The opinion of the court was delivered by: Robert W. Sweet, Senior District Judge
The plaintiff Angelo Nobile ("Nobile") has renewed his motion for partial summary judgment with respect to his malpractice claims against individual defendants Milton Schwartz ("Schwartz") and Paul E. Kerson ("Kerson"), and law firm defendants Grant, Hermann, Schwartz & Klinger ("Grant Hermann") and Leavitt, Kerson & Leffler ("Leavitt Kerson") (collectively, the "Defendants"). For the reasons set forth below, the motion is denied, factual issues having been presented.
This action was filed on April 2, 1998 by Nobile against Schwartz and his firm, Grant Hermann; and Kerson, and his firm, Leavitt Kerson, arising out of their representation of Nobile in his claims against Elba Lo Buono Mangiaregna ("Elba Mangiaregna"), NOL Realty Corp. ("NOL"), the Estate of Joseph Testani ("Testani Estate"), Diego Mangiaregna ("Diego Mangiaregna") and Victor Buglione ("Buglione") for five causes of action. The complaint alleged: (1) negligence by the Defendants in their representation of Nobile's claims with respect to actions on his behalf in the Supreme Court of the State of New York, County of Queens (the "State Court Action"), in the Surrogate's Court, County of Queens (the "Surrogate's Court Action"); (2) negligence with respect to a mortgage note in the amount of $100,000 of July 3, 1987 (the "Mortgage Note"); (3) a breach of the Defendants' implied obligation to provide competent representation; (4) a violation of New York Judiciary Law § 487; and (5) an accounting for legal fees.
The Defendants moved for summary judgment, and Nobile cross-moved for partial summary judgment. The motion of the Defendants was granted on grounds of statute of limitations by an order and opinion of November 29, 2000.
On January 23, 2003, the Second Circuit vacated the order of dismissal, finding that the statute of limitations issue presented an issue of fact with respect to continuing representation precluding summary judgment, and remanded for further proceedings. Nobile v. Schwartz, 56 Fed. Appx. 525, 2003 U.S. App. LEXIS 1019 (Jan. 23, 2003).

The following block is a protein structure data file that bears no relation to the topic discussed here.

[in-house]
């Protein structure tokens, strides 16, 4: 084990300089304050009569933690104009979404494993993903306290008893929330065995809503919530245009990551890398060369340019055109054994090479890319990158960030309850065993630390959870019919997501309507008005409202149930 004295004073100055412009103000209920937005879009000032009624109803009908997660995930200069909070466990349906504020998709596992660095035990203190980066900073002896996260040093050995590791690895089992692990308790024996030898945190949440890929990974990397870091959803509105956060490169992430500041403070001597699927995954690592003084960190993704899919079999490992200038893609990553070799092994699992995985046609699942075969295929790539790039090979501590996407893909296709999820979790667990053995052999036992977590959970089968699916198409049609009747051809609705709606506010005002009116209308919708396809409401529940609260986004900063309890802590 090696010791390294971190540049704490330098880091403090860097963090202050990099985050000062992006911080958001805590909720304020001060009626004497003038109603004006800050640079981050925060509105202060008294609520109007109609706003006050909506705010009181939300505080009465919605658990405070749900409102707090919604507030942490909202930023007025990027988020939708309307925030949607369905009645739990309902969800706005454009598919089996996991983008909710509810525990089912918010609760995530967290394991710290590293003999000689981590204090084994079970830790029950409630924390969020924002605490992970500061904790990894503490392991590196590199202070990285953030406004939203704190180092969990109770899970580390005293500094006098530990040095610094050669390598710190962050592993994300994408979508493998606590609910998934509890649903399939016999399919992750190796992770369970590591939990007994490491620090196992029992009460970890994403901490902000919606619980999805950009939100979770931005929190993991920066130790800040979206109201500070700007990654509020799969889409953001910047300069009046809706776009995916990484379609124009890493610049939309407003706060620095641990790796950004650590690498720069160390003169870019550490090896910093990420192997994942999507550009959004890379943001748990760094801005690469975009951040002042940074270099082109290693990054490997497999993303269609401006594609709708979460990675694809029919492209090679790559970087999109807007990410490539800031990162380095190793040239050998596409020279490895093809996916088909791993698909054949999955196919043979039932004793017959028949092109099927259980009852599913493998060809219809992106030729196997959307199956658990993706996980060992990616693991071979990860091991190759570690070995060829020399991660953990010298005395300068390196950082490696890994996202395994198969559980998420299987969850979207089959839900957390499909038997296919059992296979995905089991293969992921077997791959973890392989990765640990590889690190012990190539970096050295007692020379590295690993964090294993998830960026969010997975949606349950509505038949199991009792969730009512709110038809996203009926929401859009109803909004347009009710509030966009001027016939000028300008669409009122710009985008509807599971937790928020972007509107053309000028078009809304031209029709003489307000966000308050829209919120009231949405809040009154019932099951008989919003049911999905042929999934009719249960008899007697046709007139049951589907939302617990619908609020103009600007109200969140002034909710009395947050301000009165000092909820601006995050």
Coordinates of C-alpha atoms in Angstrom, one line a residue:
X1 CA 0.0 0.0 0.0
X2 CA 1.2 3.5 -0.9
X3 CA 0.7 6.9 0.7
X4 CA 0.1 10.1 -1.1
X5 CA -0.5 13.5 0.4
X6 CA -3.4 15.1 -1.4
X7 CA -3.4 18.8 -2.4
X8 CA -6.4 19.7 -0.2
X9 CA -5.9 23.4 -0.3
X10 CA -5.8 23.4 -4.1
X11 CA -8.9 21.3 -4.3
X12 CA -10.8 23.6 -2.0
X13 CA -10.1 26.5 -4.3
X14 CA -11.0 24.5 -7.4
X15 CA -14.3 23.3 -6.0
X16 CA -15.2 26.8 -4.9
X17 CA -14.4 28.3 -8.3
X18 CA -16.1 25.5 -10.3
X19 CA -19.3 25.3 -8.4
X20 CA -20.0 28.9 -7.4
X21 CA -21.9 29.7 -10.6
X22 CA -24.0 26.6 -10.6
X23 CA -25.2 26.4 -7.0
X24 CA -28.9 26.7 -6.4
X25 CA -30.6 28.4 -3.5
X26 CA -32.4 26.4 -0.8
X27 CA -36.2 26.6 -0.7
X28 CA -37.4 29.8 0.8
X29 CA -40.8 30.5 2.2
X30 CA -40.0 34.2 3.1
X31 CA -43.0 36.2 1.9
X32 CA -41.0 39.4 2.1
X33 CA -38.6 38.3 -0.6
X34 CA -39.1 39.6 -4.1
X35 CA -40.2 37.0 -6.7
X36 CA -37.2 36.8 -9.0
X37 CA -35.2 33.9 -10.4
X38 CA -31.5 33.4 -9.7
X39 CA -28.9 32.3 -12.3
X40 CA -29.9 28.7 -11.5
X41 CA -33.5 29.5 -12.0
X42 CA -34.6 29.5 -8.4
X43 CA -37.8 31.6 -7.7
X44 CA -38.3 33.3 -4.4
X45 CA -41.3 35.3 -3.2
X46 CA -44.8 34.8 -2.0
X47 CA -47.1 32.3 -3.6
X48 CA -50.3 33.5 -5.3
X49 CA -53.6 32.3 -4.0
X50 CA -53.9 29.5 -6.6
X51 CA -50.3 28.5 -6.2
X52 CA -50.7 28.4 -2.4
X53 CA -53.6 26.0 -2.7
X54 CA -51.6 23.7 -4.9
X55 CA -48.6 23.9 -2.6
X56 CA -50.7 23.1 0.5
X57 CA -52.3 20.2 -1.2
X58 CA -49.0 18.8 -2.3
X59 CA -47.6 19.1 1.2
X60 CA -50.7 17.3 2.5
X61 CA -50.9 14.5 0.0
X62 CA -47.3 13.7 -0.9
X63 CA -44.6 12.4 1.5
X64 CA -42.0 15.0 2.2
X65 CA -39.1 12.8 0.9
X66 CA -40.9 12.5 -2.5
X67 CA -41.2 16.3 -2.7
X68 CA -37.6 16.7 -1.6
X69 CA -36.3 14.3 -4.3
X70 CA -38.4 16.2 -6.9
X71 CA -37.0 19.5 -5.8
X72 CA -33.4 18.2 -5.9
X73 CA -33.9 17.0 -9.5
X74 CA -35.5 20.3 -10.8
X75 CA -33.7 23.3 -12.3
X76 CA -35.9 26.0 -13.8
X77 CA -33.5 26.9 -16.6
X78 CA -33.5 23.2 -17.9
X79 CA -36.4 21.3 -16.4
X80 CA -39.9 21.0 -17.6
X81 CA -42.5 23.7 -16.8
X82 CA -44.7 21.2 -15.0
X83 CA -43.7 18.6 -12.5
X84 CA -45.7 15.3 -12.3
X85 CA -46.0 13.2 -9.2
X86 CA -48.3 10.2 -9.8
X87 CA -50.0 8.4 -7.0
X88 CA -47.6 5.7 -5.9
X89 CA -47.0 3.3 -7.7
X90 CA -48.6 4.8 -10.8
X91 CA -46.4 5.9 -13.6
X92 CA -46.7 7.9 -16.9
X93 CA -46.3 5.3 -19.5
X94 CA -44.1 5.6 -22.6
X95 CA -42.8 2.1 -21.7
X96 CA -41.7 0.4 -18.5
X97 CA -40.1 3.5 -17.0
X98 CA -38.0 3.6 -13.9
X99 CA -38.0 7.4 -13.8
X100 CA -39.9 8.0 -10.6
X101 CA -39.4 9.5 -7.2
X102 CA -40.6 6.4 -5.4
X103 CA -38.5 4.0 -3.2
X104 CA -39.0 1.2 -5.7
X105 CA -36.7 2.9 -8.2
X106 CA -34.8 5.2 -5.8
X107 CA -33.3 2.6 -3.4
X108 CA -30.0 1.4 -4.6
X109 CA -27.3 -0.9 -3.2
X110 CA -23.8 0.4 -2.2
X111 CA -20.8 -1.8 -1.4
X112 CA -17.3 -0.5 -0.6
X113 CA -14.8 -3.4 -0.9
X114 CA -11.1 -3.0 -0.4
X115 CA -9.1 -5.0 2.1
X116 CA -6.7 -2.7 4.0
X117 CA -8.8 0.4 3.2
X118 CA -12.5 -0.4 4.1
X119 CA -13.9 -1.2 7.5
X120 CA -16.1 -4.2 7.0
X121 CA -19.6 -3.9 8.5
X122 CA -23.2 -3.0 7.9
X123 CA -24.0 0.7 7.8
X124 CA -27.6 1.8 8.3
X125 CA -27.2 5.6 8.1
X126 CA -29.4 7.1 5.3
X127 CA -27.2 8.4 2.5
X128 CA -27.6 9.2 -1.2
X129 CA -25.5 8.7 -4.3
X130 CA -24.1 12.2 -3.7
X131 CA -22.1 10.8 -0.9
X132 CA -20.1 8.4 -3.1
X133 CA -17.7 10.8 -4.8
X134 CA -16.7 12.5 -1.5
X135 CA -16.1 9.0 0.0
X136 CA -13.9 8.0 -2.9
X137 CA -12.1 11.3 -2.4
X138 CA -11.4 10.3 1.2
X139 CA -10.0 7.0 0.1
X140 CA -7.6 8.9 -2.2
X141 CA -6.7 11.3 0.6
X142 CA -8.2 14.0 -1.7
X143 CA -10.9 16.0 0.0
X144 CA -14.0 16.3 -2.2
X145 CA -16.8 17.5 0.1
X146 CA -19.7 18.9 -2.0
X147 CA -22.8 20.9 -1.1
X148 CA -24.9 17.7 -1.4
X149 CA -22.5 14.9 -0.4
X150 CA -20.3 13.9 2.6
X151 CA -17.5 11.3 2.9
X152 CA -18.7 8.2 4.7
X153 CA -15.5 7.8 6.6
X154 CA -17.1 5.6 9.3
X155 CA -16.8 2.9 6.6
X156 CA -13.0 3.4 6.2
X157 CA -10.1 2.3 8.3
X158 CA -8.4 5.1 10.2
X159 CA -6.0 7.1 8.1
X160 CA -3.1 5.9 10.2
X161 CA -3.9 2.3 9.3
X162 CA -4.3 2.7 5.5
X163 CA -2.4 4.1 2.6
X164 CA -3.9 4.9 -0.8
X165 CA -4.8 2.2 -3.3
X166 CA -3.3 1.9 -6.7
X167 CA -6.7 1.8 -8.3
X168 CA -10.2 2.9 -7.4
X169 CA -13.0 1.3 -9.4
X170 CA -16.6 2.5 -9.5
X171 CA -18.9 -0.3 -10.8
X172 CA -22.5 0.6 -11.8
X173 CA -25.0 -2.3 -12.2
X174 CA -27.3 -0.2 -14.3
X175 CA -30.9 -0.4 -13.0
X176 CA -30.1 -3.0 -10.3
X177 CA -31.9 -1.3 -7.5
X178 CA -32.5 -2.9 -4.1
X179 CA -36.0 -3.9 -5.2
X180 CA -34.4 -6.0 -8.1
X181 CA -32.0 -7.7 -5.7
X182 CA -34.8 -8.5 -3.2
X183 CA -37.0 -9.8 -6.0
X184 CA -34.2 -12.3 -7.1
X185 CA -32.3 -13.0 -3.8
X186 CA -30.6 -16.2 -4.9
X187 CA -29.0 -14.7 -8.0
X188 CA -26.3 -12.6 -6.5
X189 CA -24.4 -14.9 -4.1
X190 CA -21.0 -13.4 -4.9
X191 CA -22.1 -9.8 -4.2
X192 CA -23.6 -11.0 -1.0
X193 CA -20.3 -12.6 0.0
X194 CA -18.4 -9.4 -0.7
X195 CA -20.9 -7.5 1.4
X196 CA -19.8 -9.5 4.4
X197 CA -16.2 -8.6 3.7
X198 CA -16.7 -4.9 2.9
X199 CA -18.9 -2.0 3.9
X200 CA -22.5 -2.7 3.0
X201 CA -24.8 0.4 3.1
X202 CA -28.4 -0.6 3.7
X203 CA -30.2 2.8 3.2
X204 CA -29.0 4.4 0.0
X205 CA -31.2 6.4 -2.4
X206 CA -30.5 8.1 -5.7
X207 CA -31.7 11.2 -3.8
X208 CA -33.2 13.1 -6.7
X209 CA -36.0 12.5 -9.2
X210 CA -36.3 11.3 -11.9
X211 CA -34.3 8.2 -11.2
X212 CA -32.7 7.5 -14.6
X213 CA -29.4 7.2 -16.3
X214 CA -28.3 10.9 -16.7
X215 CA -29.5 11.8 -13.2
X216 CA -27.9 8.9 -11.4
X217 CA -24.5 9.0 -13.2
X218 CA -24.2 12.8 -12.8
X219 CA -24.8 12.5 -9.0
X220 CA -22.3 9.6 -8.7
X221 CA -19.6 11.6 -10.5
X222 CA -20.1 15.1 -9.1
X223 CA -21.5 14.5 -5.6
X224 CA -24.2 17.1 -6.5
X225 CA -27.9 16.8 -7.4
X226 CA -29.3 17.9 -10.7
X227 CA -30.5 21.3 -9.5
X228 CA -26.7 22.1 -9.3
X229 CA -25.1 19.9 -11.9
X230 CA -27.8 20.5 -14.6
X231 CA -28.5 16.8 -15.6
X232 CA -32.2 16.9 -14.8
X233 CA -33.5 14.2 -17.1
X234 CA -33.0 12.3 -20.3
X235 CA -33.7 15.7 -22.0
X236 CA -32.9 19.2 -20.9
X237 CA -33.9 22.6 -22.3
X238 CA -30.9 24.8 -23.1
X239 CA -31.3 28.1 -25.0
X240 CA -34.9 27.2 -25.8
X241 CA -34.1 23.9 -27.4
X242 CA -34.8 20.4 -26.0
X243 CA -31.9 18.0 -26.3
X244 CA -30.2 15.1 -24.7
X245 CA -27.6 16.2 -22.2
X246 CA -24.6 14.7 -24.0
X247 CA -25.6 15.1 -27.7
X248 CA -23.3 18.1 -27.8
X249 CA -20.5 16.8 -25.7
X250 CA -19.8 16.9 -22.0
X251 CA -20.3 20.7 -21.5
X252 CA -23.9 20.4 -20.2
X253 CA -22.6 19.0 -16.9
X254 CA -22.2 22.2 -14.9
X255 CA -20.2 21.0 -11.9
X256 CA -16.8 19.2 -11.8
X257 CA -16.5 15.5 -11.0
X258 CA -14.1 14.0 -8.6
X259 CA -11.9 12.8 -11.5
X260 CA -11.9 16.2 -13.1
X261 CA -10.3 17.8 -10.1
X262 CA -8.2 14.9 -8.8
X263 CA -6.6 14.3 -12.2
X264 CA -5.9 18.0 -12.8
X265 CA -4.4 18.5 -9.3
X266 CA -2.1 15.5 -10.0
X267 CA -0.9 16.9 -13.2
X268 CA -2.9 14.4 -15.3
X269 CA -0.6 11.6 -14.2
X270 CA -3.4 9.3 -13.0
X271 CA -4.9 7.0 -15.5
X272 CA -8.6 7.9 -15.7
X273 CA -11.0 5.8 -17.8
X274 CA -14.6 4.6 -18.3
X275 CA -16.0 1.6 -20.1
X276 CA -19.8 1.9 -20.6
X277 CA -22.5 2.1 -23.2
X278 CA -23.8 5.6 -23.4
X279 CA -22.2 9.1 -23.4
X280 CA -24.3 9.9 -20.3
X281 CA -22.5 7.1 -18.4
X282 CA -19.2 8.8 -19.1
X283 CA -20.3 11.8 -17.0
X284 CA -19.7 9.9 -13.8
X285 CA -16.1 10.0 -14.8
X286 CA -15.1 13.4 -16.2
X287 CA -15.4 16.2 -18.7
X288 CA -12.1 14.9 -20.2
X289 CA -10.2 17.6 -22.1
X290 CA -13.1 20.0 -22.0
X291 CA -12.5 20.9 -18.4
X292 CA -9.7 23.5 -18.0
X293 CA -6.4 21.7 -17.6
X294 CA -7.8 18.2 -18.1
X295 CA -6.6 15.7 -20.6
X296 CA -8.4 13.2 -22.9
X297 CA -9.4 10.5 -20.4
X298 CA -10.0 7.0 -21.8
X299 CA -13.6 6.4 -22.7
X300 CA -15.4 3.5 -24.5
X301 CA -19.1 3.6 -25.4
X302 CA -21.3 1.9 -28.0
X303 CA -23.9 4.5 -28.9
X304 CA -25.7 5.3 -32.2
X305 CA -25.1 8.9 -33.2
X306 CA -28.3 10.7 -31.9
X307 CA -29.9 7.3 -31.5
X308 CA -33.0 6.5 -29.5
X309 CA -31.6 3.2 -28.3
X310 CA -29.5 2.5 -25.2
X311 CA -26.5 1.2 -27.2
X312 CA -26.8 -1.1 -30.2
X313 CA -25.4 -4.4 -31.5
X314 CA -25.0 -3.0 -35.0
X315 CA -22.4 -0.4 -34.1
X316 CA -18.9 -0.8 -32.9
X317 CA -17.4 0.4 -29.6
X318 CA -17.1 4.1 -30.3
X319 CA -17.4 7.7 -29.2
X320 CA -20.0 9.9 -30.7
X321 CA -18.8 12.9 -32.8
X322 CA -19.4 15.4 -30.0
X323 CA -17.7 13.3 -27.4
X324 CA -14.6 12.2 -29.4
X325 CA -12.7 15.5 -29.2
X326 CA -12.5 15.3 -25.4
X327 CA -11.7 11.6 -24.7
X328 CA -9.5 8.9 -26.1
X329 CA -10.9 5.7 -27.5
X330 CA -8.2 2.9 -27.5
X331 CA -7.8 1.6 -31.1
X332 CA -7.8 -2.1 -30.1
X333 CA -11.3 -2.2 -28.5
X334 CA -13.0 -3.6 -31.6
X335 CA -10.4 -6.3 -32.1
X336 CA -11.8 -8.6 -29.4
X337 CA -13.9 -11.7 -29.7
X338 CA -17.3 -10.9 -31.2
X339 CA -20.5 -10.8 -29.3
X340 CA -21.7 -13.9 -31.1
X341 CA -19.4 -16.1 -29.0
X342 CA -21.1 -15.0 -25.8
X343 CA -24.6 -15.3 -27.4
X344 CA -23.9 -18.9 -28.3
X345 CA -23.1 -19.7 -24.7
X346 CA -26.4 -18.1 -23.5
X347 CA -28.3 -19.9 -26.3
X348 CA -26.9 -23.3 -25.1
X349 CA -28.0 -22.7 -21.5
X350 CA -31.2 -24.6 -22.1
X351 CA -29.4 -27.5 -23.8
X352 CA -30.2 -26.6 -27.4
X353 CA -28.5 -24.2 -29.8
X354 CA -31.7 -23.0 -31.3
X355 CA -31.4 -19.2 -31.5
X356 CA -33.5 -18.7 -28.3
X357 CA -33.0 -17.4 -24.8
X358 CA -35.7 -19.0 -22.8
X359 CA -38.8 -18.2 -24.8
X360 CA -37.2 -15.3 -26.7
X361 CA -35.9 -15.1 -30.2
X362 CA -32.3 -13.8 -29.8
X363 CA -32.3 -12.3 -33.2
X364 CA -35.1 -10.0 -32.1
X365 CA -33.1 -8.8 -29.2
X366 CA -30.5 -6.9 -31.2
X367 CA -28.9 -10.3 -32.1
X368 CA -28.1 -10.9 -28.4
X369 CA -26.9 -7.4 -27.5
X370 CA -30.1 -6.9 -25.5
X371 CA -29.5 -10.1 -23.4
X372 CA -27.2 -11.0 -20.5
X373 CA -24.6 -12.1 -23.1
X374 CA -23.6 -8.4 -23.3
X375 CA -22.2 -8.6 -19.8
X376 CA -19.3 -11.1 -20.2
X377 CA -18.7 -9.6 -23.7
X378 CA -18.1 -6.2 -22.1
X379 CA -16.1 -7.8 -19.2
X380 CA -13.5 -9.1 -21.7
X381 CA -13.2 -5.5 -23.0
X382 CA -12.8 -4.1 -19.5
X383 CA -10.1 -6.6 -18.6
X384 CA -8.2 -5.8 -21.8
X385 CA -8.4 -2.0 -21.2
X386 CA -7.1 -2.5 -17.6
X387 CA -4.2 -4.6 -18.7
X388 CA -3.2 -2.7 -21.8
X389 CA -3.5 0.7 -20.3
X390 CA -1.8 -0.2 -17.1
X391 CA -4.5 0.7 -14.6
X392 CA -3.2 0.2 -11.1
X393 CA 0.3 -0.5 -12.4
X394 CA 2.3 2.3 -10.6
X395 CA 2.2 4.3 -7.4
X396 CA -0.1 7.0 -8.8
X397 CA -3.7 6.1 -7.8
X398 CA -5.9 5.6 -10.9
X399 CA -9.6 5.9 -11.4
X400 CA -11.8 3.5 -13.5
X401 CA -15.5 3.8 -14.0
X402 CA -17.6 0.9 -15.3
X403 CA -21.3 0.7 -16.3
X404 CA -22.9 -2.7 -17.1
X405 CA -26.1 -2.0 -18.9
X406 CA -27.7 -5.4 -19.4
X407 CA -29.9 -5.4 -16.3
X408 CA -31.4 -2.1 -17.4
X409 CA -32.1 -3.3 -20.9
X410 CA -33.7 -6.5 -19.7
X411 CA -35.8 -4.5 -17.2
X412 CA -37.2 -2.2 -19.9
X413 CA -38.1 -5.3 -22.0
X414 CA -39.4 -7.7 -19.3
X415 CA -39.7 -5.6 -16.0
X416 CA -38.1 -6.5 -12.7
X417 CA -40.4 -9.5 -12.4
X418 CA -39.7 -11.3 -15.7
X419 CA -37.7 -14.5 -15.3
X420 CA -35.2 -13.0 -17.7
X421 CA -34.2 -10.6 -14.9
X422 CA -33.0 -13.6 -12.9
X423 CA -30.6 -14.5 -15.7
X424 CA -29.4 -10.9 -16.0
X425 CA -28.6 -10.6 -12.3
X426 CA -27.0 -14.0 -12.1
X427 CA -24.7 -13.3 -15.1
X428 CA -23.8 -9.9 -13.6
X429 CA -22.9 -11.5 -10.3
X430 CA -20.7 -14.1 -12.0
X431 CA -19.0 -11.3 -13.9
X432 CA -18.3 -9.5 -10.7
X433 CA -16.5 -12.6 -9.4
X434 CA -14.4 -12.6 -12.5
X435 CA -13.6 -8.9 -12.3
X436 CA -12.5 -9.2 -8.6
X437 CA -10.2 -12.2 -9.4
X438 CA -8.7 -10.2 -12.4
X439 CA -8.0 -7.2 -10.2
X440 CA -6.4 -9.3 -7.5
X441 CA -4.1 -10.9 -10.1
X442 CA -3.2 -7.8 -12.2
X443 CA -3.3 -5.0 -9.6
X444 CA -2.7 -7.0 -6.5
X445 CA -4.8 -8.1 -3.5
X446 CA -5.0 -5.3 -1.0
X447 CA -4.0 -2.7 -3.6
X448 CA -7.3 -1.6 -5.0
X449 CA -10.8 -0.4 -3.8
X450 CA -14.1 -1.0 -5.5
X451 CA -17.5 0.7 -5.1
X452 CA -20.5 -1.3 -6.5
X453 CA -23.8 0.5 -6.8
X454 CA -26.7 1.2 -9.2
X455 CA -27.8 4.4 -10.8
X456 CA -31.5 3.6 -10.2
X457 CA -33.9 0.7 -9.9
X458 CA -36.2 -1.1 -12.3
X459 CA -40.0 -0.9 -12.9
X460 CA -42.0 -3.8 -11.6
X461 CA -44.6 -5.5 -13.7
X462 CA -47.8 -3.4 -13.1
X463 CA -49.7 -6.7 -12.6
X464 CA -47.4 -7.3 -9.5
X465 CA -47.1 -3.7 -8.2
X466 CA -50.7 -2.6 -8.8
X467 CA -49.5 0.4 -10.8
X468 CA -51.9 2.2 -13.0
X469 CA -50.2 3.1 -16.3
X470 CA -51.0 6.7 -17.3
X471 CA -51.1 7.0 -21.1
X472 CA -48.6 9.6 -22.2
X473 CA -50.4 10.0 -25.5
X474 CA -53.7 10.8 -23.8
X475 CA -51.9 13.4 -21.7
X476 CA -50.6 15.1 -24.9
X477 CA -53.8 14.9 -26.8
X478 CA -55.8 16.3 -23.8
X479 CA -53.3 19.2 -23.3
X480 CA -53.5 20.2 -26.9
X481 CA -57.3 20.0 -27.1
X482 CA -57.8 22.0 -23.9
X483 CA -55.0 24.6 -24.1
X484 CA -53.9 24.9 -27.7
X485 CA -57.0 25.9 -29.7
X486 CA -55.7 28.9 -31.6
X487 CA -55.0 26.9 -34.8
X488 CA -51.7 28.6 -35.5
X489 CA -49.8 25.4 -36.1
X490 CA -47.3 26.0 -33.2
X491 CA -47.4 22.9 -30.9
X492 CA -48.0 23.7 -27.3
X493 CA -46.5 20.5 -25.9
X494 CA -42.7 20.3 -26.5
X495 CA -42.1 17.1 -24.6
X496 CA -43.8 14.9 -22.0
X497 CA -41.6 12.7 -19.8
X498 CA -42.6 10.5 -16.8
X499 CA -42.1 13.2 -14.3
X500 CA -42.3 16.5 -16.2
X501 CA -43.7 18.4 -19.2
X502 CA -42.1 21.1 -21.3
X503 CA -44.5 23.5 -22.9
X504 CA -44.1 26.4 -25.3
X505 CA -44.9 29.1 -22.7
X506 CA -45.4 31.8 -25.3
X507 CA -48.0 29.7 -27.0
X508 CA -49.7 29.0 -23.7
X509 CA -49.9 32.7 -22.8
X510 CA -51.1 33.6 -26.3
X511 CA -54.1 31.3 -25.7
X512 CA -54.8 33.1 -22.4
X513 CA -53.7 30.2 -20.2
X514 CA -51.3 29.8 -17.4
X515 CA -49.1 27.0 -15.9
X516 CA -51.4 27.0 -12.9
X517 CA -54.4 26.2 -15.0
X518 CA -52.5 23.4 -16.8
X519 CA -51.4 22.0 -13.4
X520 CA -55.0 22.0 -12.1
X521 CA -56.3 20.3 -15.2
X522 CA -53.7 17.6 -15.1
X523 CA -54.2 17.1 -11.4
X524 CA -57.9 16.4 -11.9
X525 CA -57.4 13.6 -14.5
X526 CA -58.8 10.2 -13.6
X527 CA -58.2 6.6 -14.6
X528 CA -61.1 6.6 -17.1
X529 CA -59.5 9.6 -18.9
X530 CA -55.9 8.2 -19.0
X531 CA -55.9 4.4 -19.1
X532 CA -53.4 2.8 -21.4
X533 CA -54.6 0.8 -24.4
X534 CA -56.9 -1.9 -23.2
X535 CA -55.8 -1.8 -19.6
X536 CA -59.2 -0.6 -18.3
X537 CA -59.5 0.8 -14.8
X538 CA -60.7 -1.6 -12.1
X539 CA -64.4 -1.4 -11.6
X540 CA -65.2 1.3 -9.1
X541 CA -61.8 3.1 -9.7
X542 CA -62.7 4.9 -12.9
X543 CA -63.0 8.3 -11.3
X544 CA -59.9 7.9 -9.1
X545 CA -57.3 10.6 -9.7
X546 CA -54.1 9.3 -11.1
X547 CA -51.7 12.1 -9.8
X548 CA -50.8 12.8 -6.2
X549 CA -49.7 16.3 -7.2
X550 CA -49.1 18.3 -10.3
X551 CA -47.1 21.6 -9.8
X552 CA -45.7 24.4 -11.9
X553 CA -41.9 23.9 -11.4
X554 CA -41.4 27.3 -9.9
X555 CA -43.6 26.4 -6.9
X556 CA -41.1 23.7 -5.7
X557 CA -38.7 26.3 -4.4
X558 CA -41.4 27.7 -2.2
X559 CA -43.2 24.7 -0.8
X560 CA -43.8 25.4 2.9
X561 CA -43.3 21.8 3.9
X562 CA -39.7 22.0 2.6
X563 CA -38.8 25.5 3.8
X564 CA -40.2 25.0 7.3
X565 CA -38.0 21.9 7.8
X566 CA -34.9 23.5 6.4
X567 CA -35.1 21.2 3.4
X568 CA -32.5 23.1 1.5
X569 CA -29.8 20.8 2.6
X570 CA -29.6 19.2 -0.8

Nobile renewed his motion for partial summary judgment seeking a determination that the Defendants committed malpractice in connection with the Surrogate's Court Action and the State Court Action, and to dismiss the Defendants' evidentiary defenses involving the Federal Bureau of Investigation ("FBI") and the proof of the payment of funds by Nobile.
The motion was heard and marked fully submitted on April 30, 2003.
The facts are set forth in the Local Rule 56.1 Statements of the parties and in affidavits subsequently submitted.
Nobile is a successful real estate developer and businessman in Argentina. In 1984, he became interested in investing money in real estate in the United States and met Elba Mangiaregna, a real estate developer and investor in New York, and invested $634,000 in a venture formed with Elba Mangiaregna, NOL, and received fifty-five percent of its shares. In 1988, Nobile concluded that Elba Mangiaregna was cheating him and sought to end his relationship with NOL, recoup his investment, and take his profits.